“We have an abundance of volume, velocity and variety of data in our industry - more than we can poke a stick at,” he said. “We drill a million blast holes a year into the Pilbara. Each one of those is an opportunity to get more data, We can never know enough about the ore body.”
The speed of data transfer across Rio’s leased fibre networks means that real-time data of pit operations can be accessed within 0.1 of a second from anywhere in the world.
Pragmatism rules, however, in applications where the real-time for a copper concentrator might feed in some 80,000 pieces of data per second.
The volume and velocity of the operational data the miner collects has required its engineers to make prudent choices about where to store and process the data, and how to send it there.
A balance has to be struck between how the miner processes the stream of operational data required to make decisions in close to real-time versus how it might process historical data in far larger volumes to finesse its longer-term processes.
Operational data that informs day-to-day decisions tends to be processed as close as possible to the source of data generation on Rio’s network.
Rio has made a conscious choice not to own the IT infrastructure required to crunch larger, historical data sets, as oil and gas companies tend to do. The volume of seismic data crunched in oil exploration tends to add up to petabytes of data, while miners can get away with processing at the multi-terabyte level.
Rio Tinto’s batch processing can more efficiently be sent as batch jobs to either supercomputing bureau services or, increasingly, using public cloud services available from the likes of Amazon Web Services, Google and Microsoft.
These jobs tend to involve the upload (or physical ship) of a large data set to a third party cloud, taking advantage of the cloud provider’s economies of scale, and promptly deleted once a result has been achieved.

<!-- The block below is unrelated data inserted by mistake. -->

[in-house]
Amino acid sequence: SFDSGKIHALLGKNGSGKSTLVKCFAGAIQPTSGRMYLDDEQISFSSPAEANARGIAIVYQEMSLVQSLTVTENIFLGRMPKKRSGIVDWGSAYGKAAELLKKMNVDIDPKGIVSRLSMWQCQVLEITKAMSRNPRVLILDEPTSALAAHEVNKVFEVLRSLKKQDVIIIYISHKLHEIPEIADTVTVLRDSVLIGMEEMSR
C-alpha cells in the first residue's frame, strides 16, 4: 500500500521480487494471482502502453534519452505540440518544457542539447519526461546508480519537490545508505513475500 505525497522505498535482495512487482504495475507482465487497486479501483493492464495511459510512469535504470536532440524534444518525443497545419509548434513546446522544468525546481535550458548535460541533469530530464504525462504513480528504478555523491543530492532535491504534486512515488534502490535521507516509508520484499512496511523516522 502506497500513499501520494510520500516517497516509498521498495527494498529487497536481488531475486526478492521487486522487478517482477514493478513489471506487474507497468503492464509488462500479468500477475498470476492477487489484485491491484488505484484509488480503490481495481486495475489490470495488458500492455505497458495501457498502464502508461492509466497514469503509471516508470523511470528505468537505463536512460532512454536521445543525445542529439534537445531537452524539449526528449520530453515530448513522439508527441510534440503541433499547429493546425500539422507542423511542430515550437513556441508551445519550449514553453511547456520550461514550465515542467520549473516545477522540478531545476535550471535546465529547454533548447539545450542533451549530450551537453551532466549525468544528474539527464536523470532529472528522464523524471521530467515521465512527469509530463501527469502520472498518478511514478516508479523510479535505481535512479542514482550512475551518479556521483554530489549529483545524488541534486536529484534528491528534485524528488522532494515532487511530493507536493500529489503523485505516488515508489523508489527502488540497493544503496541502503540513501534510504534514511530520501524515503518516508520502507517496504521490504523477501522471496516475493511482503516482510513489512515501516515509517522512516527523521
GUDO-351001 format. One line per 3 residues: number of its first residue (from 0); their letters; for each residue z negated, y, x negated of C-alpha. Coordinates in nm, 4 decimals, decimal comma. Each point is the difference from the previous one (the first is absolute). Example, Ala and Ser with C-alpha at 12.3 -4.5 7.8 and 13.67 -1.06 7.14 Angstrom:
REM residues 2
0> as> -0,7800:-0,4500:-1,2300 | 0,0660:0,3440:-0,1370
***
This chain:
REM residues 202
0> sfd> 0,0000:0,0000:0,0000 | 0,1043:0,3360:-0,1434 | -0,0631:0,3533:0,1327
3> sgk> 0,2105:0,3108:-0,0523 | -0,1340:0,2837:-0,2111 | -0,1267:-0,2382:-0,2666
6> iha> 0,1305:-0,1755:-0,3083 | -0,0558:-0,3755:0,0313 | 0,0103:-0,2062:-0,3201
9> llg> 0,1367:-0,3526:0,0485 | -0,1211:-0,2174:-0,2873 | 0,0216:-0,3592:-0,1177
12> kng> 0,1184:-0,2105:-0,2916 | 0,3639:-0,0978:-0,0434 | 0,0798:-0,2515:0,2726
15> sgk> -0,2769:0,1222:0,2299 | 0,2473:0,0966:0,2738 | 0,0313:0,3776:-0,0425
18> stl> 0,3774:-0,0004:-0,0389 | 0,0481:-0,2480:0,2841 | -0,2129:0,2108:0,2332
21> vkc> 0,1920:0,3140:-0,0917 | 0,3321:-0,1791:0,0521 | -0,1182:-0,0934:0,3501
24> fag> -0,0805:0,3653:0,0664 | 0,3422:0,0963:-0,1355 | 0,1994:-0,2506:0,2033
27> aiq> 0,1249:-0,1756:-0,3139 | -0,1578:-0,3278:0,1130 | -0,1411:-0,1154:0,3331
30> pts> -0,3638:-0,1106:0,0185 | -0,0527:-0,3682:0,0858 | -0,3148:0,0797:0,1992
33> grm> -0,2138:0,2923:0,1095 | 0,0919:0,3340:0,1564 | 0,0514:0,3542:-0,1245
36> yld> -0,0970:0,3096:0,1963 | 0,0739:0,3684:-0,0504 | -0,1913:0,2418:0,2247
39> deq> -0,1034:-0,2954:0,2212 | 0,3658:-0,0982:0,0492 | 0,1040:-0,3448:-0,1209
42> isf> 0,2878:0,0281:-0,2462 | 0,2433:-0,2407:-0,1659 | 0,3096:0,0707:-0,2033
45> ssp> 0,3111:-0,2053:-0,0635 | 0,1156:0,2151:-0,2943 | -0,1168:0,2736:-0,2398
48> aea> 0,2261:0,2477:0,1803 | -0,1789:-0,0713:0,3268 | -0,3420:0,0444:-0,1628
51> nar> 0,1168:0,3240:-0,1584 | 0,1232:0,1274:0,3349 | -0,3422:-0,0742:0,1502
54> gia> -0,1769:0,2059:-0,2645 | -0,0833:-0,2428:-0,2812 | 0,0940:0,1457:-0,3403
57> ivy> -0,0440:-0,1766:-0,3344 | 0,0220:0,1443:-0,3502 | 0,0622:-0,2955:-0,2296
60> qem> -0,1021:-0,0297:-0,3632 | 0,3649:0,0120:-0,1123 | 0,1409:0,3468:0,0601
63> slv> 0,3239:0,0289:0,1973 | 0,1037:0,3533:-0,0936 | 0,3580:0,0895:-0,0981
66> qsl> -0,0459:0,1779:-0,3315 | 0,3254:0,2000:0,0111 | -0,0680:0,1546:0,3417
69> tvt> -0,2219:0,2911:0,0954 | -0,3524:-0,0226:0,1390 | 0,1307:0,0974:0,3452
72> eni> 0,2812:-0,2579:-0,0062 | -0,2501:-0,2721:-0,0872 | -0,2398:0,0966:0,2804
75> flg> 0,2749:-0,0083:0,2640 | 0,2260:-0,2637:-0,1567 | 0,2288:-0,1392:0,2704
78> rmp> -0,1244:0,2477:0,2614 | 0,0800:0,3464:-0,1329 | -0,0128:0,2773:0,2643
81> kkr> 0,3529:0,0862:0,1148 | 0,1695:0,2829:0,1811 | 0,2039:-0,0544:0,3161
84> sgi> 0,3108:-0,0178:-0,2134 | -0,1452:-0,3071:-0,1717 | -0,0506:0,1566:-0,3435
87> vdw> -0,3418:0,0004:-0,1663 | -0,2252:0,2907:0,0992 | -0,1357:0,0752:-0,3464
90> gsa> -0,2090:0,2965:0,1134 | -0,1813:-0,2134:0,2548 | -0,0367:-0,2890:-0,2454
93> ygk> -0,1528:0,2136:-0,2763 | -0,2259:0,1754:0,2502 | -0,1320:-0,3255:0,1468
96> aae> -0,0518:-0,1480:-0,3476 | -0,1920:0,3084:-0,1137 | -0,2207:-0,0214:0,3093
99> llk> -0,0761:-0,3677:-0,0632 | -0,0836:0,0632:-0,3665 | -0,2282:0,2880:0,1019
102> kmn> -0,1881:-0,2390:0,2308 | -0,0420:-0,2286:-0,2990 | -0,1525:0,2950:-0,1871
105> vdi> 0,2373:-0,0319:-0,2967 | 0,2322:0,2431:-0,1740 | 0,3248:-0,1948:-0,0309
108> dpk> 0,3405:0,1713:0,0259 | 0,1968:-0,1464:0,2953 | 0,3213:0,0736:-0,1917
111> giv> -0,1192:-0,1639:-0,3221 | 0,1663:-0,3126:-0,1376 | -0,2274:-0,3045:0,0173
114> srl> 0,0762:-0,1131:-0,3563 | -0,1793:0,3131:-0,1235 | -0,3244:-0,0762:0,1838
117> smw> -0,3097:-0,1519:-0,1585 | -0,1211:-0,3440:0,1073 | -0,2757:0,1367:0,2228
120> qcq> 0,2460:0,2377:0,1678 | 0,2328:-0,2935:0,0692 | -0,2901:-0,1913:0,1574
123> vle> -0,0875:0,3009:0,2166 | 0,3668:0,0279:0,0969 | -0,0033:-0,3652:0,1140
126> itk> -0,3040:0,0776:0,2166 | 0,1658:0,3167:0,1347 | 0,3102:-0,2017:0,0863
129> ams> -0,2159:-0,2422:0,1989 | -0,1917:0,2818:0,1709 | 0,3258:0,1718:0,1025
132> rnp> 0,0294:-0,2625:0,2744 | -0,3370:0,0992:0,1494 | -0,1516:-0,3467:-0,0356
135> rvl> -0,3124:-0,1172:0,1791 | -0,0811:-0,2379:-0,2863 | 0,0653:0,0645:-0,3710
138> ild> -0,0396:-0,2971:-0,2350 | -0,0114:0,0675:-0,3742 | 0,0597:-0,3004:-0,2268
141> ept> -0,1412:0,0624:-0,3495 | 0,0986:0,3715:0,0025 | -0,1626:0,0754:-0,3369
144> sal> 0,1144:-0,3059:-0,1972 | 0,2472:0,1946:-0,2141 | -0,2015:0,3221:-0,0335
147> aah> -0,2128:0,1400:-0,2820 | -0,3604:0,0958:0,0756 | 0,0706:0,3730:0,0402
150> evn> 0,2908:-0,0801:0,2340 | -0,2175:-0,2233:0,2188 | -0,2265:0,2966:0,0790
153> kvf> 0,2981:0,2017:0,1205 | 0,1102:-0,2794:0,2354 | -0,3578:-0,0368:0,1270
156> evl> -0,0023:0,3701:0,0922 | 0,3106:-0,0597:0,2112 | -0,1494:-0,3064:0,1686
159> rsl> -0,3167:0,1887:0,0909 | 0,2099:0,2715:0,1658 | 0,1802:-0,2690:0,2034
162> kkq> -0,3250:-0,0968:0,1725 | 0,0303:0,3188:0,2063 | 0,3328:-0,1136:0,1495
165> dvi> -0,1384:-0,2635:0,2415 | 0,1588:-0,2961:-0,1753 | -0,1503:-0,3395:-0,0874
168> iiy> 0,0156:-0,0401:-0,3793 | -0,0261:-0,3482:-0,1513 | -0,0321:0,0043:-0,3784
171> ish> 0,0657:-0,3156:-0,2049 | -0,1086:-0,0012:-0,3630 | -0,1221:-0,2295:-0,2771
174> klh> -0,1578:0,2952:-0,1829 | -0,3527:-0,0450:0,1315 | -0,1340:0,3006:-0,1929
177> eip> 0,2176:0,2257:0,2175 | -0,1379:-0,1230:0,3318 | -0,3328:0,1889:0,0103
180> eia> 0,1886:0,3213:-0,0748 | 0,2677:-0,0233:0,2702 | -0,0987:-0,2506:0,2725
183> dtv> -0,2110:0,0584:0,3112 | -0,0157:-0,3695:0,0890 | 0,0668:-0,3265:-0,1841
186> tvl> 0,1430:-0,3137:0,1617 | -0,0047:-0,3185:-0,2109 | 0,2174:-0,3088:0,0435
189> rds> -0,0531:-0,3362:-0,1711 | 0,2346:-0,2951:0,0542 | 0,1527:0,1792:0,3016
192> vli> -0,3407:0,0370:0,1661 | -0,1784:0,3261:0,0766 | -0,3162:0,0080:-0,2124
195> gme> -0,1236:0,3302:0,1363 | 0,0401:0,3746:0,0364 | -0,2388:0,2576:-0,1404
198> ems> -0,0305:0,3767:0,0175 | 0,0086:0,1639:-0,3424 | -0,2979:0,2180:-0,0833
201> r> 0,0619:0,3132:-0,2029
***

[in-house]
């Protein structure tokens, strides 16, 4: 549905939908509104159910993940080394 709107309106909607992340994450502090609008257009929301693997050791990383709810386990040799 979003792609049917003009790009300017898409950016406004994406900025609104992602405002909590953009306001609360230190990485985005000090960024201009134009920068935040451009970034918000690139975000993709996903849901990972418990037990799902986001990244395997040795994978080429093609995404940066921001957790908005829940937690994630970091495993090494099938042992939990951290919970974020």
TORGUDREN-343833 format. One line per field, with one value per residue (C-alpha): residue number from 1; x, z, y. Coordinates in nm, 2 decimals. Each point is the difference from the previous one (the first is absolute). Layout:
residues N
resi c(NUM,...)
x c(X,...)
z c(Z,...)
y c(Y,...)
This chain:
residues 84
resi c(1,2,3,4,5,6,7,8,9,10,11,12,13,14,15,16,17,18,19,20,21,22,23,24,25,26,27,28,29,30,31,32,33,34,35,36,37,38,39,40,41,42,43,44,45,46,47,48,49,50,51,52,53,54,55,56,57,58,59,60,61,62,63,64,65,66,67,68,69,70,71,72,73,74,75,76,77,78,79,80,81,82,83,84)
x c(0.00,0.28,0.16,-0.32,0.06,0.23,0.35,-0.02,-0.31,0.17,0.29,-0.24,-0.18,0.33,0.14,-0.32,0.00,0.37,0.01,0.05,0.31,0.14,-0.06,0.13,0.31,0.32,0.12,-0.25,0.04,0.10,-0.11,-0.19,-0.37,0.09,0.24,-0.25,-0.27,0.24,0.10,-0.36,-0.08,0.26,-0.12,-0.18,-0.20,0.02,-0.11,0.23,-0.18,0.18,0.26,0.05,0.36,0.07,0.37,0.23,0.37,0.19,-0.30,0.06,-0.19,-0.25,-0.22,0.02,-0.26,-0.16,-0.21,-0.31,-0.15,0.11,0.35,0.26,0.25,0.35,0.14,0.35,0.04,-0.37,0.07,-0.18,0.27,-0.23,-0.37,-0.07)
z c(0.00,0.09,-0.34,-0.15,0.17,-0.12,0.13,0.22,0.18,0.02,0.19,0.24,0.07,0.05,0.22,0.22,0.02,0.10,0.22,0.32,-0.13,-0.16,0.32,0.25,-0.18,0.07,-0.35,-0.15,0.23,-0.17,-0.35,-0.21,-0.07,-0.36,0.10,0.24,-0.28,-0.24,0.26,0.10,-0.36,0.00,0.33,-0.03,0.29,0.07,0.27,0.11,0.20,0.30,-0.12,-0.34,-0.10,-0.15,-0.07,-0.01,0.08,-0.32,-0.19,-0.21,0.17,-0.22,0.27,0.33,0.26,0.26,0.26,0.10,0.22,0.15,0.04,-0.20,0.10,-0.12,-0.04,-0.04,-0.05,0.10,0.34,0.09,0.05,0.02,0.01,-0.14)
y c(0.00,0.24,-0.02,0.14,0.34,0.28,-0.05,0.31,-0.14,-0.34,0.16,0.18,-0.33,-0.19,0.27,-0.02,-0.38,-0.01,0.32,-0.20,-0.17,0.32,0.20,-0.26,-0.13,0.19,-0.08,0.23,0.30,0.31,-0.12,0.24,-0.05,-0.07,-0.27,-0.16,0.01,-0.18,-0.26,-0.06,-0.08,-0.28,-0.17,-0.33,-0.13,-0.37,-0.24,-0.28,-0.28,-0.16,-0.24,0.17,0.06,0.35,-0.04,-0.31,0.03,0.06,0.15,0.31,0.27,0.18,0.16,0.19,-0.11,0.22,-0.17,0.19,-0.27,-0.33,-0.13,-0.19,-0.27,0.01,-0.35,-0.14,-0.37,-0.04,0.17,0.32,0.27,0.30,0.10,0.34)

The result the miner is looking for is, in most cases, nowhere near the volume uploaded - often taking the form of an algorithm that can be used to further improve processes.
During exploration, for example, Rio combines ‘big data’ and cloud computing to upload exploration data and narrow the range of sites it might consider drilling to those that are most likely to deliver a maximum yield.
The batch processing of historical data from automonous vehicles, as a further example, would aim to perfect the algorithms used in control systems that determine when a piece of equipment is most likely to fail, aiding the scheduling of prevantive maintenance activities.
Rio Tinto plans to increase the number of autonomous vehicles and equipment on its mining site as advances in the power of compute, the cost of storage and availability of network bandwidth improves.
McGagh said it “won’t be long before other parts of the mine, like dozers, are also an autonomous tool.”
But decisions have to be made on where to prioritise automation according to where the most value can be gained, he said. For that reason, autonomous digging, for example, might be some time off yet. It’s difficult to imagine a future where no workers are required in the Pilbara, he said.
“You will always need people up there.”